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Herbie Hancock and Chick Corea at the Philadelphia Academy of Music

Victor L. Schermer By

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Herbie Hancock and Chick Corea
Academy of Music
Philadelphia, PA
April 11, 2015

Pianists Herbie Hancock and Chick Corea are mega-multi-Grammy winning jazz legends, with active careers spanning over half a century. In the 1960s, they contributed to the post-bop revolution in jazz, and have been involved in almost all the developments since then, whether hard bop or jazz fusion, and specifically for Hancock, modal jazz, funk, and R&B; and for Corea, Latin, avant garde, and progressive rock. In the late '60s, each served as pianist for ground-breaking Miles Davis Quintets, and got to know each other then, while pursuing independent careers. In 1974, they did their first duet concert in Chicago, and they have reunited periodically ever since. Currently, they are hopscotching on tour together, and on this early spring night they stopped in at Philadelphia's Academy of Music the day after their concert at Carnegie Hall in New York. Hancock's 75th birthday was the day after the Philadelphia show, on April 12. Corea is less than a year younger, so perhaps it was the awareness of the September of their lives that led them to reunite this time.

Hancock and Corea have been in the limelight for much of the history of modern jazz, so they attracted a full house of enthusiastic fans of several generations from WWII vets to hippies to yuppies and millennials, all of whom cheered them on enthusiastically as soon as they walked on stage. You sensed immediately that it was not just about the music, but also a show business event and a gathering of the faithful. Such an agenda was both the strength and pitfall of such an occasion. The most spontaneous creative jazz occurs in smaller, intimate settings where the musicians have more freedom to experiment. Here, in a big platform with two freshly polished Steinway concert grand pianos side-by-side in a lavish nineteenth century music hall, they knew they had to deliver something celebratory to the audience.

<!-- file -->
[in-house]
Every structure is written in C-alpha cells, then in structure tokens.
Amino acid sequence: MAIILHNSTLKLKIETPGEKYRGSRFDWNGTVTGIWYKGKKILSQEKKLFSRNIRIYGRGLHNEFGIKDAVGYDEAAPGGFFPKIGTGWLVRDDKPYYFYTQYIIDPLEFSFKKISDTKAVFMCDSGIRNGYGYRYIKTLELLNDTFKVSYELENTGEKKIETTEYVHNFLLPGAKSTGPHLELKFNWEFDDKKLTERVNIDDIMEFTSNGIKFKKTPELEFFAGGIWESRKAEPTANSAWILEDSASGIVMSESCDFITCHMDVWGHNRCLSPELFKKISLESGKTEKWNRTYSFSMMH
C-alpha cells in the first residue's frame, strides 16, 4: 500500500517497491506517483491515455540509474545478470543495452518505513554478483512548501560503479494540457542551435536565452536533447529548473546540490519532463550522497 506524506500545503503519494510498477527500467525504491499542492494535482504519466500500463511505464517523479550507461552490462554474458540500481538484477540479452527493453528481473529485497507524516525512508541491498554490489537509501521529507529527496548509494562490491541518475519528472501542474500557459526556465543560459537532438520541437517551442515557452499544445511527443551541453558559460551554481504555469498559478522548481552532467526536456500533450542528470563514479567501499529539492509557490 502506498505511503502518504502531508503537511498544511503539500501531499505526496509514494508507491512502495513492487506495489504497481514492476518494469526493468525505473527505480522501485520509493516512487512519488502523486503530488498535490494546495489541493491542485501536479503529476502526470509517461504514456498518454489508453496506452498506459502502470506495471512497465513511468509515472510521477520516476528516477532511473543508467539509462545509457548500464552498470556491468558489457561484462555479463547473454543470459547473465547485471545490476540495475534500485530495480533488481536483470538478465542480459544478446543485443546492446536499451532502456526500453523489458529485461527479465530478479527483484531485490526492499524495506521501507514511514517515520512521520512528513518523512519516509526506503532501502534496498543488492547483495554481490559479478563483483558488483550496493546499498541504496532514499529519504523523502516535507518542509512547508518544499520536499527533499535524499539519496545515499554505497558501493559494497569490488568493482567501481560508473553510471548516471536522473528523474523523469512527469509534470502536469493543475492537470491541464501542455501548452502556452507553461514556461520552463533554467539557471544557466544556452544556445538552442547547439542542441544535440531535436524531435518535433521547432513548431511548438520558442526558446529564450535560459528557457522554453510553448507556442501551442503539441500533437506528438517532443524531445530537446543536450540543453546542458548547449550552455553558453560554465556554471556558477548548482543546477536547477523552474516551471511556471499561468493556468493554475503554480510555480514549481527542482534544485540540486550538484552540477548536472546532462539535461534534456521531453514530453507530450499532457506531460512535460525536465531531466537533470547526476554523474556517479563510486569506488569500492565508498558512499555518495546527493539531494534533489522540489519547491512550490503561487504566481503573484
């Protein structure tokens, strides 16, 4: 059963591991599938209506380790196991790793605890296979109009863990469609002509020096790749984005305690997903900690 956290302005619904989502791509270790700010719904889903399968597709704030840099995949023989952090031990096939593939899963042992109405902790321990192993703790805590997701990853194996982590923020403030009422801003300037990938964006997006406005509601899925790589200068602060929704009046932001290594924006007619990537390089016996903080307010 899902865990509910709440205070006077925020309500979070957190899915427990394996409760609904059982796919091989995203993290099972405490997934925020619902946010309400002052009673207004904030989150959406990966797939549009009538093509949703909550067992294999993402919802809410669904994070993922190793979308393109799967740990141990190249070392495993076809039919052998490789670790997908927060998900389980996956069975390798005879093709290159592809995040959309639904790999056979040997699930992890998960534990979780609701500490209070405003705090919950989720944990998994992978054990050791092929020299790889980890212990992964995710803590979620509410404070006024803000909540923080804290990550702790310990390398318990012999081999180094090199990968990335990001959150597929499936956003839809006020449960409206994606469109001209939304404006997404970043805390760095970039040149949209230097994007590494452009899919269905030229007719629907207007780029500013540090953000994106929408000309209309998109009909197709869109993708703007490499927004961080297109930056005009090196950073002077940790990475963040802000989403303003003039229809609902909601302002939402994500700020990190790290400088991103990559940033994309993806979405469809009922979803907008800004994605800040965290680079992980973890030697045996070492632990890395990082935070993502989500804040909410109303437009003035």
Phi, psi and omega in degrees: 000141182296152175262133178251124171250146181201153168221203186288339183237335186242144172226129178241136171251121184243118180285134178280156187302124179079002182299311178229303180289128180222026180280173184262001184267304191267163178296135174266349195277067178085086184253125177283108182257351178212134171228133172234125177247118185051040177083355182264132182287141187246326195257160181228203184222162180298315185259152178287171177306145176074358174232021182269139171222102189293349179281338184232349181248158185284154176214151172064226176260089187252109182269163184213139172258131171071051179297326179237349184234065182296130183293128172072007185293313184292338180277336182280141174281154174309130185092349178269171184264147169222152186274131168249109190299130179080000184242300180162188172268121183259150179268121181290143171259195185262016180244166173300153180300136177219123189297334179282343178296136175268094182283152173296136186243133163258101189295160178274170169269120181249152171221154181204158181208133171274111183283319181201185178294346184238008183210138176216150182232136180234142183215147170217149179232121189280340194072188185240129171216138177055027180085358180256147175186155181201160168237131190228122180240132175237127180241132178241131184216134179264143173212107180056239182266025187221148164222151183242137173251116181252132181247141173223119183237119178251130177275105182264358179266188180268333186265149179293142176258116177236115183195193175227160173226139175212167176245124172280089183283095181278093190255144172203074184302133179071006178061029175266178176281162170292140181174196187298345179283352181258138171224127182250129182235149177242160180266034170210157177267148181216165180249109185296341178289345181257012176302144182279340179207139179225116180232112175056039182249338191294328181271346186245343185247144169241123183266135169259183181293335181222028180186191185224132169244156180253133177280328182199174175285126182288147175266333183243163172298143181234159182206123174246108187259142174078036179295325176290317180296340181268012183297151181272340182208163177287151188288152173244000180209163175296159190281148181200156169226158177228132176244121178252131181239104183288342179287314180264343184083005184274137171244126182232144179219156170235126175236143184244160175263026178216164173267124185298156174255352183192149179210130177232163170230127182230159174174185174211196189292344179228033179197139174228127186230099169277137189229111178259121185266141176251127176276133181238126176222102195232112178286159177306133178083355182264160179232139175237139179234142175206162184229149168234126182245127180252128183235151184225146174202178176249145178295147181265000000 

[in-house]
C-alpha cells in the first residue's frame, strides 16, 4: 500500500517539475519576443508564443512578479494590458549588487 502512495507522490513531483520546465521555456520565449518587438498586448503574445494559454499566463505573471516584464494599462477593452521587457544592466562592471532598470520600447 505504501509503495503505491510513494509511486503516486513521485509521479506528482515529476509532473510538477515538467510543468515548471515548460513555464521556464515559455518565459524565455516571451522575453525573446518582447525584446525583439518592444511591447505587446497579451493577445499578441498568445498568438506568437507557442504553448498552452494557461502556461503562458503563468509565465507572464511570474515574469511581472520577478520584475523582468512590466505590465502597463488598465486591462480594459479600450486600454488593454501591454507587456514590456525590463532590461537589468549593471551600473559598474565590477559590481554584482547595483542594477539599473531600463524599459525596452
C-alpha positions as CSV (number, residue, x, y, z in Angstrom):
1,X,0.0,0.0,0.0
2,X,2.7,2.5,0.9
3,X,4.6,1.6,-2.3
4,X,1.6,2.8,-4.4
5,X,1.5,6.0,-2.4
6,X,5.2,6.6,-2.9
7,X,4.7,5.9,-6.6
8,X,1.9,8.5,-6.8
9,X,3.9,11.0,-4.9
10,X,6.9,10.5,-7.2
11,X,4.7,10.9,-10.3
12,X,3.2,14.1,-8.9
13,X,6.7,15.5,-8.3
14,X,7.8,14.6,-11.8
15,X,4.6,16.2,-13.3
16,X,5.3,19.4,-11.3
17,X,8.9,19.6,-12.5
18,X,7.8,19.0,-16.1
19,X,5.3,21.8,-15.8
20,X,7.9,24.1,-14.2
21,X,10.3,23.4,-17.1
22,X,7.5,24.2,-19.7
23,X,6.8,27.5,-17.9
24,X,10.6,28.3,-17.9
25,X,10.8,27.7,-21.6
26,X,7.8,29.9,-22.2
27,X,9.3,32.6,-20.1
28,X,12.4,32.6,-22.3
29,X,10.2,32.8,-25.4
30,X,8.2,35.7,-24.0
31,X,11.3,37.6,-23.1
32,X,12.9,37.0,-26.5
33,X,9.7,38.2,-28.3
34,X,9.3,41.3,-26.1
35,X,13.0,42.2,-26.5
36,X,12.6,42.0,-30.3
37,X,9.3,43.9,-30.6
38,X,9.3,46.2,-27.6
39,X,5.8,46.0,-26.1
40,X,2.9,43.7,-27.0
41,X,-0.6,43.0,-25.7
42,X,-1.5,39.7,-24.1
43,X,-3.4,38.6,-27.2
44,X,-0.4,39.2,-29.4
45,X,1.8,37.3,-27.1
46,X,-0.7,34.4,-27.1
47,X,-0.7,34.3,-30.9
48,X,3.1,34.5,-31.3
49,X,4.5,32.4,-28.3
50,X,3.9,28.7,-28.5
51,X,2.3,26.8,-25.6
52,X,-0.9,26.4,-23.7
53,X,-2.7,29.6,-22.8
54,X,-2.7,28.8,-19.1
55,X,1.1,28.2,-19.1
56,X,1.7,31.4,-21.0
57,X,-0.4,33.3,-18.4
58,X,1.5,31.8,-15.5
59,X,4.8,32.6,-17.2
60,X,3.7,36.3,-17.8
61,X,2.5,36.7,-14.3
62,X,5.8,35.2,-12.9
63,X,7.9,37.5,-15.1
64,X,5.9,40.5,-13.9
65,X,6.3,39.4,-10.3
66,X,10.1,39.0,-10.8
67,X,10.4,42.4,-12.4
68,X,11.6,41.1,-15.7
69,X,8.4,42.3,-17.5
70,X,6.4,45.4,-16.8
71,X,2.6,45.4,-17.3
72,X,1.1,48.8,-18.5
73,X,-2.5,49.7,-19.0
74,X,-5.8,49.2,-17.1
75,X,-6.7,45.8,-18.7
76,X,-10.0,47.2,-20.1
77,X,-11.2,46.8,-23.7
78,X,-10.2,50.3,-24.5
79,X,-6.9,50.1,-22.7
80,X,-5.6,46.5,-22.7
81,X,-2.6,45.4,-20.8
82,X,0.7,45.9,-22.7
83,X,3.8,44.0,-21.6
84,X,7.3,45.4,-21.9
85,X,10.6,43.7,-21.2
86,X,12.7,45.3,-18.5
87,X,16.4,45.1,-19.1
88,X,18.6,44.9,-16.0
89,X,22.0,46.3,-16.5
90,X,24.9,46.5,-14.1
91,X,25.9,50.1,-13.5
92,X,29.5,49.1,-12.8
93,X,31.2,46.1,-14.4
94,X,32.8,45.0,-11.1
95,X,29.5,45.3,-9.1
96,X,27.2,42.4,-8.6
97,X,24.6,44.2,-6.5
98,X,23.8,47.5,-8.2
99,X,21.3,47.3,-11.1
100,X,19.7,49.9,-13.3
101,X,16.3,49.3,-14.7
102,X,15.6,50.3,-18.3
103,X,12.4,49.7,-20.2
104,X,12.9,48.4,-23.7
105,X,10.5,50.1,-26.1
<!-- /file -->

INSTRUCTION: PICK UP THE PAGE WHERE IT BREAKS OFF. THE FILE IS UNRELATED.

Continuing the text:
They succeeded admirably in doing so. To get things going, they conversed with each other and the audience in light and humorous exchanges ("How do you know what we're going to do when we don't know what we're going to do?" "You thought we were joking,") But when they sat down at their pianos, each an electronic keyboard by his side, things became very serious. Both Hancock and Corea are capable of intense concentration, and they played in perfect coordination with one another. They delivered the music brilliantly, and at times with beauty and finesse, but, as suggested above, they didn't try out many new ideas or concepts. However, when they turned on occasion to the electronic keyboards/synthesizers, they did take some chances. There was one piece dubbed "Painful" where they spontaneously produced an array of sounds that would have made Stockhausen do a back flip. Apparently Hancock had picked up a troubled emotion from the audience, and they went with it. For the most part, however, they stayed within established structures.

The first piece of the set was freely improvised without a pre-selected tune, and based on French impressionist harmonies, like those of Debussy, which set much of the tone for jazz of the swing and bebop eras. Straight away, they revealed one reason why they like to work with each other: Corea's percussive style provides a perfect complement to Hancock's literalness and emphasis on chord changes. Together, they sounded just as they did in their early duo concerts: a fine concordance of two musicians with different styles who yet work together as if one instrument.

Then, with the standards "You'd Be So Easy To Love" and "Blue Monk," they musically seduced the audience into their sphere (which seemed to be their intent all evening). And, after going synthesizer-wild with the aforementioned "Painful," they returned to their pianos, for an extended freely improvised piece called "Lineage." It wasn't clear where the name came from, but they seemed to be honoring their own musical lineages in the way that they varied their improvisational styles and strategies throughout the piece.

When it came to Hancock's own standard, "Maiden Voyage," he gave a lot of room for Corea to do what he wanted with it, and the result was stunning, energetic, and quite different from Hancock's way of rendering the tune as a laidback ballad. Throughout the evening, it felt like Corea was setting the direction for where the music was going. And this seemed to be right, since there is no one who can "make it up as you go along" better than him.

There was a second spontaneous improv, followed by a (new?) tune called "Implications," with perfectly coordinated rapid passages, and then a terrific performance of Hancock's "Cantaloupe Island" (a funky sequel to "Watermelon Man") where Corea took full advantage of the tune's Latin feel.

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